Tuesday, August 4, 2009

Six steps to adopting cloud computing services

What is Cloud Computing?

Cloud computing is becoming one of the next industry buzz words. Cloud computing overlaps some of the concepts of distributed, grid and utility computing, however it does have its own meaning if contextually used correctly. The conceptual overlap is partly due to technology changes, usages and implementations over the years.

Trends in usage of the terms from Google searches shows Cloud Computing is a relatively new term introduced in the past year. There has also been a decline in general interest of Grid, Utility and Distributed computing. Likely they will be around in usage for quit a while to come. But Cloud computing has become the new buzz word driven largely by marketing and service offerings from big corporate players like Google, IBM and Amazon.

The term cloud computing probably comes from the use of a cloud image to represent the Internet or some large networked environment. Cloud computing is associated with a higher level abstraction of the cloud. Instead of there being data pipes, routers and servers, there are now services. The underlying hardware and software of networking is of course still there but there are now higher level service capabilities available used to build applications. Behind the services are data and compute resources. A user of the service doesn’t necessarily care about how it is implemented, what technologies are used or how it’s managed. Only that there is access to it and has a level of reliability necessary to meet the application requirements.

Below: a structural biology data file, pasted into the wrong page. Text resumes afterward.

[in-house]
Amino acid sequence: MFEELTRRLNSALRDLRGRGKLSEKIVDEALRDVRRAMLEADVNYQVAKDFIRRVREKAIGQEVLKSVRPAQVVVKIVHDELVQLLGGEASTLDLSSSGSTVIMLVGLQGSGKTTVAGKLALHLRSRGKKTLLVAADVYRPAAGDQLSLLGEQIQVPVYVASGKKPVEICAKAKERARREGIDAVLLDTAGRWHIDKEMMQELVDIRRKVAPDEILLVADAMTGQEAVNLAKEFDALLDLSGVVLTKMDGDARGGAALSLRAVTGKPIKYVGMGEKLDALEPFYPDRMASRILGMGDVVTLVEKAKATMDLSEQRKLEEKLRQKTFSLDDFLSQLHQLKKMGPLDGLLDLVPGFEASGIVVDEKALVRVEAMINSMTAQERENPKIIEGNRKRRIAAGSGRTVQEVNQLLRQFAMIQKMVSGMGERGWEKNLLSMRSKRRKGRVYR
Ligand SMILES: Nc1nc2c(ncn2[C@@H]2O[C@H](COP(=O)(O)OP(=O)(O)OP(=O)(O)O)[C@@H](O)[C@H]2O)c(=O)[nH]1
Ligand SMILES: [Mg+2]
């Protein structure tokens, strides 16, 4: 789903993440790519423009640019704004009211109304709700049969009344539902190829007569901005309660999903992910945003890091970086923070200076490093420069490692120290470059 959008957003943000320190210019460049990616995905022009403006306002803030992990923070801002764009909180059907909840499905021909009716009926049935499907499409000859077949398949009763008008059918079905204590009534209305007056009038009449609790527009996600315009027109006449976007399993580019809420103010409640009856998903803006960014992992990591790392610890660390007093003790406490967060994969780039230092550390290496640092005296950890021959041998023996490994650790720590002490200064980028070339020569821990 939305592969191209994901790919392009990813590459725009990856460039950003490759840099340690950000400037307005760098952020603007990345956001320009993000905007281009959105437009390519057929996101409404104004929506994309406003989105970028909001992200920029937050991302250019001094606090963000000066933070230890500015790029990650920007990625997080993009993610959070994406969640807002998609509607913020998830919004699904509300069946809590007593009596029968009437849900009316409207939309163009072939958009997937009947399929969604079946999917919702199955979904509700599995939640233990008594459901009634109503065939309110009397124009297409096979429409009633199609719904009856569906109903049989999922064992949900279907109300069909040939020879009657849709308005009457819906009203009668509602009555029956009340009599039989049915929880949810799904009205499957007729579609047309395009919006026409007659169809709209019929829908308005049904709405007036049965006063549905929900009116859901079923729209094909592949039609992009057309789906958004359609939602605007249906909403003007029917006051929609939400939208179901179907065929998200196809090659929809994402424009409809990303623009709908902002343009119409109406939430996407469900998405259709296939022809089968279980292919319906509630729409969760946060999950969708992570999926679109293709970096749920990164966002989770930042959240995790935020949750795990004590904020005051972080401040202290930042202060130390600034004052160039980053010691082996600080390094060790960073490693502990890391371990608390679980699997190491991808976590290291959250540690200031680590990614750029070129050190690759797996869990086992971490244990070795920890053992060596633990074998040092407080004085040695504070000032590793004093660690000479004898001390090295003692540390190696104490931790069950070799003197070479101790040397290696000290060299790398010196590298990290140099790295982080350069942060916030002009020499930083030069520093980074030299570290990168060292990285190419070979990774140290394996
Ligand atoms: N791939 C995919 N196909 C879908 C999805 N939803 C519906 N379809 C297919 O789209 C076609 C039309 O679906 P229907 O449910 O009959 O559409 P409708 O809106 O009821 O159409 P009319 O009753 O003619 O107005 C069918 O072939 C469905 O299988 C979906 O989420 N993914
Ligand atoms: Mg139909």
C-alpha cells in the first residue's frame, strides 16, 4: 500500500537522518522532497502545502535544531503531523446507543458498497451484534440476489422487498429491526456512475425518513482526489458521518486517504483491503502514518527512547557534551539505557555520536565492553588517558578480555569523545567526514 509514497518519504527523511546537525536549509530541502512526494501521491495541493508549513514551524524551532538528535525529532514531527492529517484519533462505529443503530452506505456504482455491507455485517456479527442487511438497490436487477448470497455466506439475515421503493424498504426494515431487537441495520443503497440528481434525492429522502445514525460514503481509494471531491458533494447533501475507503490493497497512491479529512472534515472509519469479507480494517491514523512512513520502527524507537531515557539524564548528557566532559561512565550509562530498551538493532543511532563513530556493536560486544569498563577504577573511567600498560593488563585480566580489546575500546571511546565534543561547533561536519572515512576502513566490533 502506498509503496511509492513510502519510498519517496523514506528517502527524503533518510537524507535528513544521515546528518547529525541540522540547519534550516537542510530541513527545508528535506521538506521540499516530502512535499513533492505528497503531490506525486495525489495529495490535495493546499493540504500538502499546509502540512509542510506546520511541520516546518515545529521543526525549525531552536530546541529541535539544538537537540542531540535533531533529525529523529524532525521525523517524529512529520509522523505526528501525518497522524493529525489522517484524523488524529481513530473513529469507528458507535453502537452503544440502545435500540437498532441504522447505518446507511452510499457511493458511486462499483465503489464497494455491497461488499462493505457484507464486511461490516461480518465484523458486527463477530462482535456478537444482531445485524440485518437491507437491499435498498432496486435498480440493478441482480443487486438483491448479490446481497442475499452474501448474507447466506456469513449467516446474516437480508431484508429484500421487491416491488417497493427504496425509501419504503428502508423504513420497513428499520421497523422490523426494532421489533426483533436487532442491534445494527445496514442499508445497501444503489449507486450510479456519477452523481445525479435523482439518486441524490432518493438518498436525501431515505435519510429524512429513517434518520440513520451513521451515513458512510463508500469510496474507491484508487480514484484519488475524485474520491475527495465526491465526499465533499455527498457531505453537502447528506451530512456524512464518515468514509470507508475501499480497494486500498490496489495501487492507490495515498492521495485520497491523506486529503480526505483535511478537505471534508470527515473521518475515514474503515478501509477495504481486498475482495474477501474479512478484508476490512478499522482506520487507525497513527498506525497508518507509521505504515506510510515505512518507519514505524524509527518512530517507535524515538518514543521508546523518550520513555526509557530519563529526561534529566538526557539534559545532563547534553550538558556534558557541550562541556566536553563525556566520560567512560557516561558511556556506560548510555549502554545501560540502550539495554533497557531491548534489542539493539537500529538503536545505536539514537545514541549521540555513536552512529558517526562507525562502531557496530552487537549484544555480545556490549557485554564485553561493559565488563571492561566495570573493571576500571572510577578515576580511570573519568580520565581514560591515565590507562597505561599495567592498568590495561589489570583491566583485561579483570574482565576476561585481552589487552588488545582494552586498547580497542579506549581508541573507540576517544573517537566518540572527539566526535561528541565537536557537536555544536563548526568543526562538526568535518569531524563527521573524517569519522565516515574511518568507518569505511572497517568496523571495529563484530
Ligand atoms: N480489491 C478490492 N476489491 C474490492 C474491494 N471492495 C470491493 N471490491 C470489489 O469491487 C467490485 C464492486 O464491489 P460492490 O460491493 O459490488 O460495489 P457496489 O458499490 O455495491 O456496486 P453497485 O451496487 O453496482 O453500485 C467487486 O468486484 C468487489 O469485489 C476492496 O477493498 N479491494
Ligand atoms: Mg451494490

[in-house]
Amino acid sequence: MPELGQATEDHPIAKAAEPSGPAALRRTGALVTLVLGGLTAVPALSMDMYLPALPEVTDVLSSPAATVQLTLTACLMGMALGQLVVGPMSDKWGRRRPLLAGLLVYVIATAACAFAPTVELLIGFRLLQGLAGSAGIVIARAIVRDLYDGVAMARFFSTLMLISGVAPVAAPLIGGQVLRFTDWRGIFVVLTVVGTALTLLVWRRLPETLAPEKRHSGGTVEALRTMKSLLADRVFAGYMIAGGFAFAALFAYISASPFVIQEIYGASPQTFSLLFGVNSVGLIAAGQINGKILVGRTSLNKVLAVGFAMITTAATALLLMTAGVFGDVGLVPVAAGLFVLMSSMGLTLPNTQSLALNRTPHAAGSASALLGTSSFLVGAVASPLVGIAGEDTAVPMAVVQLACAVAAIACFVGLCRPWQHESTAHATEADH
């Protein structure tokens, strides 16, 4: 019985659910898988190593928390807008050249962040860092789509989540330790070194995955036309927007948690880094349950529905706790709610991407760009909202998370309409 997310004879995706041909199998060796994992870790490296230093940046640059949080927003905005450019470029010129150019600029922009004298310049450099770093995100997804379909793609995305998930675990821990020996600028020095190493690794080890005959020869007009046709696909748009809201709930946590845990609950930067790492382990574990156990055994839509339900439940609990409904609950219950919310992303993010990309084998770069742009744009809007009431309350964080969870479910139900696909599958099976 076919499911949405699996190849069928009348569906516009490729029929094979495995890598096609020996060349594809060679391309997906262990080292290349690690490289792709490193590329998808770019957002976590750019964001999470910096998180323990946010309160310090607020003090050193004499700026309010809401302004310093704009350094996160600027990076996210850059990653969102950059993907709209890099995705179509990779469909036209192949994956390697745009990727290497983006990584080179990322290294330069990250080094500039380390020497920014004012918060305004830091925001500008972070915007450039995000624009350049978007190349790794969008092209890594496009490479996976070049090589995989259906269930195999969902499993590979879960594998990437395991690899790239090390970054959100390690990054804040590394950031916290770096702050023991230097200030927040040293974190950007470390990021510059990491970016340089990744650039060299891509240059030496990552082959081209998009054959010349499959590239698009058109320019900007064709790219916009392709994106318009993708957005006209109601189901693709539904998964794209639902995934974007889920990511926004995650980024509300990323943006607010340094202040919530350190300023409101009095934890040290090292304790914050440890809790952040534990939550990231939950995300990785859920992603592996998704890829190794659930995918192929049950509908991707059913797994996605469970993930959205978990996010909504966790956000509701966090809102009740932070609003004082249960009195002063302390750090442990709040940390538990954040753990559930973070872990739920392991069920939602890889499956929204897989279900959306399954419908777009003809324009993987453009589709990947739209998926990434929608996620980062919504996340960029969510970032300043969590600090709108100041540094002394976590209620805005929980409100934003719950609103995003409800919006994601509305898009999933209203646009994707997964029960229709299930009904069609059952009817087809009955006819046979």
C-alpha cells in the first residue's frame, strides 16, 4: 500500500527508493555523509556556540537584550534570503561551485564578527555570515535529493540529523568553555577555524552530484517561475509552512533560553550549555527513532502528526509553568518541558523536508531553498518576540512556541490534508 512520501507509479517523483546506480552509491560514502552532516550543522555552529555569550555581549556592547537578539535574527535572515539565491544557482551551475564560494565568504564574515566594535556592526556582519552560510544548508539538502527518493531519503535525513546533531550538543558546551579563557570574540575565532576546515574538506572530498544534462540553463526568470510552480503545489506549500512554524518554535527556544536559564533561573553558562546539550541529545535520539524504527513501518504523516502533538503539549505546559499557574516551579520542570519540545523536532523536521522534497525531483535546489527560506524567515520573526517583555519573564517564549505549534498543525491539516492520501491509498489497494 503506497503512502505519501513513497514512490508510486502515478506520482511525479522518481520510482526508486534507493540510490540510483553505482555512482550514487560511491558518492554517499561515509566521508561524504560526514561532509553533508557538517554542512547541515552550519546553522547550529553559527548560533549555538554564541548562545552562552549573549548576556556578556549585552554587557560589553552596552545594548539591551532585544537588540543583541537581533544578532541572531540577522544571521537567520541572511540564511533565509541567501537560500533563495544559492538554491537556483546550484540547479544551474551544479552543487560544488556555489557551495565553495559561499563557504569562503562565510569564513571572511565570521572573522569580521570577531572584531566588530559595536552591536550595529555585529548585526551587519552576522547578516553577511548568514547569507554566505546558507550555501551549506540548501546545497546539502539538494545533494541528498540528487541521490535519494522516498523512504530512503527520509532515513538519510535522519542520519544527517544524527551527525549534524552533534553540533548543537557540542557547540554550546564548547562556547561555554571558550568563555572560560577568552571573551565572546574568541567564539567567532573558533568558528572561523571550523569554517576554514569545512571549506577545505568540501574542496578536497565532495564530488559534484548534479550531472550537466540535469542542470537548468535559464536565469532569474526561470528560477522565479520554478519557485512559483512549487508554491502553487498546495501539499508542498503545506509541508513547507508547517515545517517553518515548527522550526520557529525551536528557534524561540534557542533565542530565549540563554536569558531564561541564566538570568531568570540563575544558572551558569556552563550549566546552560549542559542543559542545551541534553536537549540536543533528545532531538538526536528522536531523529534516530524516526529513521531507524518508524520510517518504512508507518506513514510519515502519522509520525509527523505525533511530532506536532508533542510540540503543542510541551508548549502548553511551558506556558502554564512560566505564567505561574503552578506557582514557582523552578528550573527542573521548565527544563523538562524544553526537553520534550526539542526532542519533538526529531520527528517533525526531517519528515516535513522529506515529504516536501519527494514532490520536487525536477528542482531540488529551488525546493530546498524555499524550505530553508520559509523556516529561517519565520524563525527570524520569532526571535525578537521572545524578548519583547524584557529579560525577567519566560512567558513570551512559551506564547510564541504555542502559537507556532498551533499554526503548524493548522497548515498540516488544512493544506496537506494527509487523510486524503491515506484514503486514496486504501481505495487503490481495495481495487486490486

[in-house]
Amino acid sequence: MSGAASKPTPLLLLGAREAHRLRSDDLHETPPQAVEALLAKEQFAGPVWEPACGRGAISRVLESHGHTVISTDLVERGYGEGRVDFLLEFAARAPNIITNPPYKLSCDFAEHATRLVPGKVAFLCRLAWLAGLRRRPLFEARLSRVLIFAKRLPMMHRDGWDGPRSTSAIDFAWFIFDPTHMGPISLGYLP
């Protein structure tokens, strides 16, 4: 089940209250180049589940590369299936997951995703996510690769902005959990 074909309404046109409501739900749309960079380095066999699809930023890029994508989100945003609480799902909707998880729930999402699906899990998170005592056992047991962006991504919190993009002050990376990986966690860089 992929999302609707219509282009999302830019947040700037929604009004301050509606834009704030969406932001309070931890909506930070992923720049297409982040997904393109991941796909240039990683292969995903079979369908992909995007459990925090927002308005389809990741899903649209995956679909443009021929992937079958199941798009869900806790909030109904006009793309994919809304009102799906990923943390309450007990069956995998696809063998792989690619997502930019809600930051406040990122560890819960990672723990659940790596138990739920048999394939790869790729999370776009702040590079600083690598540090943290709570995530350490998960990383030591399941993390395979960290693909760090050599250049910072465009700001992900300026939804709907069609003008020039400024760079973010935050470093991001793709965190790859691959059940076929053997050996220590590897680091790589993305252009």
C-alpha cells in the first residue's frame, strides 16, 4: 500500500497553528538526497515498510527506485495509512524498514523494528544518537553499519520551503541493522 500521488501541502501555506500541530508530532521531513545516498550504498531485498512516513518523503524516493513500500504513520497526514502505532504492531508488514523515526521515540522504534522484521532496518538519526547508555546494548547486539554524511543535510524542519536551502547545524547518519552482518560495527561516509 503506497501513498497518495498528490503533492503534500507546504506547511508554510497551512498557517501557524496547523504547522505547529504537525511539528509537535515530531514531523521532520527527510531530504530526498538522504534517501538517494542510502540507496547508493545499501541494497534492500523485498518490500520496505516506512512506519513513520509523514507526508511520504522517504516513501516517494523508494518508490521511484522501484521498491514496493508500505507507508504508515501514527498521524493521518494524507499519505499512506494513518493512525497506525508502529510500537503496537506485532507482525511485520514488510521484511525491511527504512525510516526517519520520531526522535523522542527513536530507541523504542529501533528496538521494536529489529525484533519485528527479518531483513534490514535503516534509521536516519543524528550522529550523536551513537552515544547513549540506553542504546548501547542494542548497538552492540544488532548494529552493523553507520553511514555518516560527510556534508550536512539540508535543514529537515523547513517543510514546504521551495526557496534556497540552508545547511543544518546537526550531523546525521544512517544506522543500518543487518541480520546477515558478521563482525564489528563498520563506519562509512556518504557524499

In essence this is distributed computing. An application is built using the resource from multiple services potentially from multiple locations. At this point, typically you still need to know the endpoint to access the services rather than having the cloud provide you available resources. This is also know as Software as a Service. Behind the service interface is usually a grid of computers to provide the resources. The grid is typically hosted by one company and consists of a homogeneous environment of hardware and software making it easier to support and maintain. (note: my definition of a grid is different from the wikipedia definition, but homogeneous environments in data centers is typically what I have run across). Once you start paying for the services and the resources utilized, well that’s utility computing.

Cloud computing really is accessing resources and services needed to perform functions with dynamically changing needs. An application or service developer requests access from the cloud rather than a specific endpoint or named resource. What goes on in the cloud manages multiple infrastructures across multiple organizations and consists of one or more frameworks overlaid on top of the infrastructures tying them together. Frameworks provide mechanisms for:
  • self-healing

  • self monitoring

  • resource registration and discovery

  • service level agreement definitions

  • automatic reconfiguration